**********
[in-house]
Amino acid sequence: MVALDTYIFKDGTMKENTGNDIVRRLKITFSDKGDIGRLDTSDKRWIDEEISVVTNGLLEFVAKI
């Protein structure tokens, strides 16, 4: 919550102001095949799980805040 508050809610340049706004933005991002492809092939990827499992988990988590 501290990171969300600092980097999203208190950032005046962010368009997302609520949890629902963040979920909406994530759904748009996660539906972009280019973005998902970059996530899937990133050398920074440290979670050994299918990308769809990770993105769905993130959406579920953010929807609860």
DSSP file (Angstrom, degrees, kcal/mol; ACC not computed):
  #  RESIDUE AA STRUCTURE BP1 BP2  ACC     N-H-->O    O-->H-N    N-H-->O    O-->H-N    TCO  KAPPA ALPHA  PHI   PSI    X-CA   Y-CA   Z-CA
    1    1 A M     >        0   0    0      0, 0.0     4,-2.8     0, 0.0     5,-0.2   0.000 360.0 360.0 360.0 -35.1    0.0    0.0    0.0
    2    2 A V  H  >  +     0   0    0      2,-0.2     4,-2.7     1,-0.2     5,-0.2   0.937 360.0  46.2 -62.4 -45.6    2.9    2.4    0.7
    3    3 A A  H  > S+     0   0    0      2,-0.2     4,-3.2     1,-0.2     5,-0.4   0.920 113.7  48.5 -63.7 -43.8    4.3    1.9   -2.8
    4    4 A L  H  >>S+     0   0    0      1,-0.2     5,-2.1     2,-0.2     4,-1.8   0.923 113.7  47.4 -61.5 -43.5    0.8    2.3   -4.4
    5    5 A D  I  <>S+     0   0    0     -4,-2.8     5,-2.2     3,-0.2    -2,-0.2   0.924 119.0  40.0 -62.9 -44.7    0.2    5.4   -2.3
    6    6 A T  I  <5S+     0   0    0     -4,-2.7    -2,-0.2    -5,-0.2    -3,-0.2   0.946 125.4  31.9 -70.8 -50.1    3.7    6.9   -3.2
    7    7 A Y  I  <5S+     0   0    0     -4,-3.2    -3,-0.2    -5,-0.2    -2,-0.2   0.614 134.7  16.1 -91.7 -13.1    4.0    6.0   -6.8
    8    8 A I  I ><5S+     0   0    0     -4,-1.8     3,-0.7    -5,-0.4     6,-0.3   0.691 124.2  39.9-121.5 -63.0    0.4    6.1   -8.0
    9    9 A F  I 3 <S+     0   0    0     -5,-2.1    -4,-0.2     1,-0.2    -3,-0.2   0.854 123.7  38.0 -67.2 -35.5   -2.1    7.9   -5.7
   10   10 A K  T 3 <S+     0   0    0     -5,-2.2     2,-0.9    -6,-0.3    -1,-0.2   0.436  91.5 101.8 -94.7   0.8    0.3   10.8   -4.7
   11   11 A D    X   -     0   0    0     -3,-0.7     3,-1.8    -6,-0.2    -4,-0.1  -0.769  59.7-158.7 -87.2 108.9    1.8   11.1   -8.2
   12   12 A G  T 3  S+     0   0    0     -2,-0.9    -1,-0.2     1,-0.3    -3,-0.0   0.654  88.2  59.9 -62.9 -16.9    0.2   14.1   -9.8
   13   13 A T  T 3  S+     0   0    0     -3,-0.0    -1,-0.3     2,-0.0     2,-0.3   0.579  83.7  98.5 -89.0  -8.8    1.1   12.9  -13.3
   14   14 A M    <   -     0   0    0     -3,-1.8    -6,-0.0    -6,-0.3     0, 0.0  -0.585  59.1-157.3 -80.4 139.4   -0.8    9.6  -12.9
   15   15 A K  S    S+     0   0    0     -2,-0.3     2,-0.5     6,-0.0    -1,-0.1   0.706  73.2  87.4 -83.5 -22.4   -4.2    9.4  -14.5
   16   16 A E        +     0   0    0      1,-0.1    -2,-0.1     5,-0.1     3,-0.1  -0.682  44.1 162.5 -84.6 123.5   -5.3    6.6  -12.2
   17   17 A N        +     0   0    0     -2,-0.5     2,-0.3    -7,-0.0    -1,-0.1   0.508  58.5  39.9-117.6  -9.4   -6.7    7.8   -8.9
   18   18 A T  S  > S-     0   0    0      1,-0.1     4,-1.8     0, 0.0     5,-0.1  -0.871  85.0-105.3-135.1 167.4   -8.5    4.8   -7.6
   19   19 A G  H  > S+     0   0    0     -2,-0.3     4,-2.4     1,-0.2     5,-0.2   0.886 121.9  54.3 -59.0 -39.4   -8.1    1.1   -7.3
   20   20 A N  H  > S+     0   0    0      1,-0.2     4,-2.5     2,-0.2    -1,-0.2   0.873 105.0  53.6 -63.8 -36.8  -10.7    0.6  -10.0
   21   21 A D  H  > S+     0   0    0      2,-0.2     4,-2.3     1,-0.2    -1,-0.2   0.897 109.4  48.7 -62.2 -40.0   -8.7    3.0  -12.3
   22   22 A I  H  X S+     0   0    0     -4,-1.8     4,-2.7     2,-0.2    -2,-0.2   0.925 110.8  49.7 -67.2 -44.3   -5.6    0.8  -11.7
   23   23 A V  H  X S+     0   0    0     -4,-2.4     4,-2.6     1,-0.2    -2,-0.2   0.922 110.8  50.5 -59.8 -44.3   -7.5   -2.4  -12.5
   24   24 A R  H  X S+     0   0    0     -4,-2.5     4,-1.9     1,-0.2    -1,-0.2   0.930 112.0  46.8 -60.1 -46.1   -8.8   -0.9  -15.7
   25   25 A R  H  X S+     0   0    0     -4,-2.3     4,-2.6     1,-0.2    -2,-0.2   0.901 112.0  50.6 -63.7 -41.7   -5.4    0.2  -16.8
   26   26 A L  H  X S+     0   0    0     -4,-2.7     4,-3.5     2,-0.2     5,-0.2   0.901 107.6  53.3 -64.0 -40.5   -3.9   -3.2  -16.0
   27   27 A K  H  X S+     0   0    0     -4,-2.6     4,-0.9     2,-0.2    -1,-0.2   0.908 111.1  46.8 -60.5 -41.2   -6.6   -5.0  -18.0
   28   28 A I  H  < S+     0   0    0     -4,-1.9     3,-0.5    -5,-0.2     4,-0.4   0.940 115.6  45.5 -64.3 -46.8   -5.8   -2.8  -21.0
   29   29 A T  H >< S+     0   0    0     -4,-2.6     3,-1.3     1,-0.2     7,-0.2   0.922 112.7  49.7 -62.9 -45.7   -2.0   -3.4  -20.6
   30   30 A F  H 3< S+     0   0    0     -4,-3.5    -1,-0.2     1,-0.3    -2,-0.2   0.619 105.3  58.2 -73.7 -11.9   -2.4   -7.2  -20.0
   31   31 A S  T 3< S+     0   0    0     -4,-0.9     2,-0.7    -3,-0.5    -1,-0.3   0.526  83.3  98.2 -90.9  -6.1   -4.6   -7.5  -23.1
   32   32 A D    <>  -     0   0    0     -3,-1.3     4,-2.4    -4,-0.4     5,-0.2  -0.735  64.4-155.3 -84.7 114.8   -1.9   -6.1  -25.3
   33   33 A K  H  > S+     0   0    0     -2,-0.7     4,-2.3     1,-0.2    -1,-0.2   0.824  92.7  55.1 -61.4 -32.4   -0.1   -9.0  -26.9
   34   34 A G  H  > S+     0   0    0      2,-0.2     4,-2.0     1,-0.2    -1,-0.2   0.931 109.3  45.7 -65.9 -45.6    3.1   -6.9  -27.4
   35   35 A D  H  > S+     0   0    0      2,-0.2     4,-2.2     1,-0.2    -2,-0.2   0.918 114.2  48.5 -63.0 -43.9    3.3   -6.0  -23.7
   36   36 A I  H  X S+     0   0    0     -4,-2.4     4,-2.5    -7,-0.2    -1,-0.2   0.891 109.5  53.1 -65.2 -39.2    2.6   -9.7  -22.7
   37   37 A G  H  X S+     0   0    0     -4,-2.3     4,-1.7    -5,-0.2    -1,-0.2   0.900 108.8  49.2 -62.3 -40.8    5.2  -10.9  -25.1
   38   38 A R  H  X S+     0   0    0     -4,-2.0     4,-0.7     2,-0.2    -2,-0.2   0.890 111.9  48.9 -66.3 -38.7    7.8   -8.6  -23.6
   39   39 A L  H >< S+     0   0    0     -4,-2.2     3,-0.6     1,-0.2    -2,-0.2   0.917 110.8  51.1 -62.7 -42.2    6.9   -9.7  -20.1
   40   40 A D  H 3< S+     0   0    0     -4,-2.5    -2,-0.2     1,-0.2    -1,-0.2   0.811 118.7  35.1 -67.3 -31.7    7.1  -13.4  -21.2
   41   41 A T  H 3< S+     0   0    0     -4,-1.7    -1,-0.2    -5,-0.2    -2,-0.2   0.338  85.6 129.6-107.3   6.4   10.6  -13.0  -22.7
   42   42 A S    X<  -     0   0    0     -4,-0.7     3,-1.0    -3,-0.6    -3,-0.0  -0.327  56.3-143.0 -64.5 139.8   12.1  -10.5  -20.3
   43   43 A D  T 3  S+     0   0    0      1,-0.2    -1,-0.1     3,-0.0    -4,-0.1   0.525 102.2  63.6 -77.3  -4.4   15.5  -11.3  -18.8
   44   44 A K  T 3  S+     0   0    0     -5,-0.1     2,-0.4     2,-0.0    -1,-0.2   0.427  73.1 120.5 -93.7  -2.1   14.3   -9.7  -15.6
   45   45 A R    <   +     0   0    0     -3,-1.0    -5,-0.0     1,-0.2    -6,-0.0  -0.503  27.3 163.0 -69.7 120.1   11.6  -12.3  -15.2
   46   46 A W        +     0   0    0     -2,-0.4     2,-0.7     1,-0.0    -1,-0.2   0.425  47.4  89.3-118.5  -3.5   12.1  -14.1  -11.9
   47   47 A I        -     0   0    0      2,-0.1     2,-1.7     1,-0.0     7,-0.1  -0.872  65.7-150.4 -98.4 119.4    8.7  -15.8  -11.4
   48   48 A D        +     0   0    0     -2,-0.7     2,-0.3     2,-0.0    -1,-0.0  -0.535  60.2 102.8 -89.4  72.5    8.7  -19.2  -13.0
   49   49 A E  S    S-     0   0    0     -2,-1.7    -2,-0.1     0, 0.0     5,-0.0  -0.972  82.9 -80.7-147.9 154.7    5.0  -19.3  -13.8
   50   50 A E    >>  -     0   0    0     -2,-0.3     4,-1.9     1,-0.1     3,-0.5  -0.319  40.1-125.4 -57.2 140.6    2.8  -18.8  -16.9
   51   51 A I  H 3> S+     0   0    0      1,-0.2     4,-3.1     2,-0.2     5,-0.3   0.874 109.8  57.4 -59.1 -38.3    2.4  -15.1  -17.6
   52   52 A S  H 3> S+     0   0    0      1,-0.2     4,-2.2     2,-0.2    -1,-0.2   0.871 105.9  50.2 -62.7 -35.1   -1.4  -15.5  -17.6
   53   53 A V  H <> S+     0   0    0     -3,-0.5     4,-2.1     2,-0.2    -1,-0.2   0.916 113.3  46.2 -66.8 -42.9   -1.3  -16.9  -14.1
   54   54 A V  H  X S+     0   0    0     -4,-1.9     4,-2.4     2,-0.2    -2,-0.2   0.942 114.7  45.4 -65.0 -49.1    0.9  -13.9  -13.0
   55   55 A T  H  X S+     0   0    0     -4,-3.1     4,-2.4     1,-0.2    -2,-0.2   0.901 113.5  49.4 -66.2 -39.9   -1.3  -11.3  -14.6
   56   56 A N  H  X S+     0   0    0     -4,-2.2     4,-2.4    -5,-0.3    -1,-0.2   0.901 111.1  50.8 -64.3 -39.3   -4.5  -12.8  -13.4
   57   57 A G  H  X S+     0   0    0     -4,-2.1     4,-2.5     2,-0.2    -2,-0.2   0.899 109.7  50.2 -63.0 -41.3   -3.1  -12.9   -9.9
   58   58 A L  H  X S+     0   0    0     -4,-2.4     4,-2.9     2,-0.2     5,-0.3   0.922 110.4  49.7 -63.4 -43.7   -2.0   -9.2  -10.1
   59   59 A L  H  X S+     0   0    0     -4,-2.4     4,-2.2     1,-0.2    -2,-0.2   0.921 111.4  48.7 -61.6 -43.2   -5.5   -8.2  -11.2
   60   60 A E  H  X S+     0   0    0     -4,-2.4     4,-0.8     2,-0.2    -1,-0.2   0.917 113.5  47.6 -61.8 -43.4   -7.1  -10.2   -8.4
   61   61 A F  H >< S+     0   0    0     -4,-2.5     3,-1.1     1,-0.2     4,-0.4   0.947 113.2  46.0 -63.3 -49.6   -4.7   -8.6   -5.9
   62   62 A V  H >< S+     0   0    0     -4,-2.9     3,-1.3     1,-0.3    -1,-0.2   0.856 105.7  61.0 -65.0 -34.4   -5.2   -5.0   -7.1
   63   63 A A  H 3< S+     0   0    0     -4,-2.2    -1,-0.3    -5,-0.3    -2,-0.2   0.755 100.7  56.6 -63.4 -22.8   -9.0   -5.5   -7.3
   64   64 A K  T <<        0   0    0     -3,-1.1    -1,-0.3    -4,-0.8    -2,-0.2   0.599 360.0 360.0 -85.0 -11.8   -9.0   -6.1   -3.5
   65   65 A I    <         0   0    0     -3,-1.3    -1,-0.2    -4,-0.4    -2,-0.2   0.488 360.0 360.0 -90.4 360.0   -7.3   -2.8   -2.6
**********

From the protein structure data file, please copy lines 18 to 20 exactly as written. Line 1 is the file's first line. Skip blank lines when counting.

   13   13 A T  T 3  S+     0   0    0     -3,-0.0    -1,-0.3     2,-0.0     2,-0.3   0.579  83.7  98.5 -89.0  -8.8    1.1   12.9  -13.3
   14   14 A M    <   -     0   0    0     -3,-1.8    -6,-0.0    -6,-0.3     0, 0.0  -0.585  59.1-157.3 -80.4 139.4   -0.8    9.6  -12.9
   15   15 A K  S    S+     0   0    0     -2,-0.3     2,-0.5     6,-0.0    -1,-0.1   0.706  73.2  87.4 -83.5 -22.4   -4.2    9.4  -14.5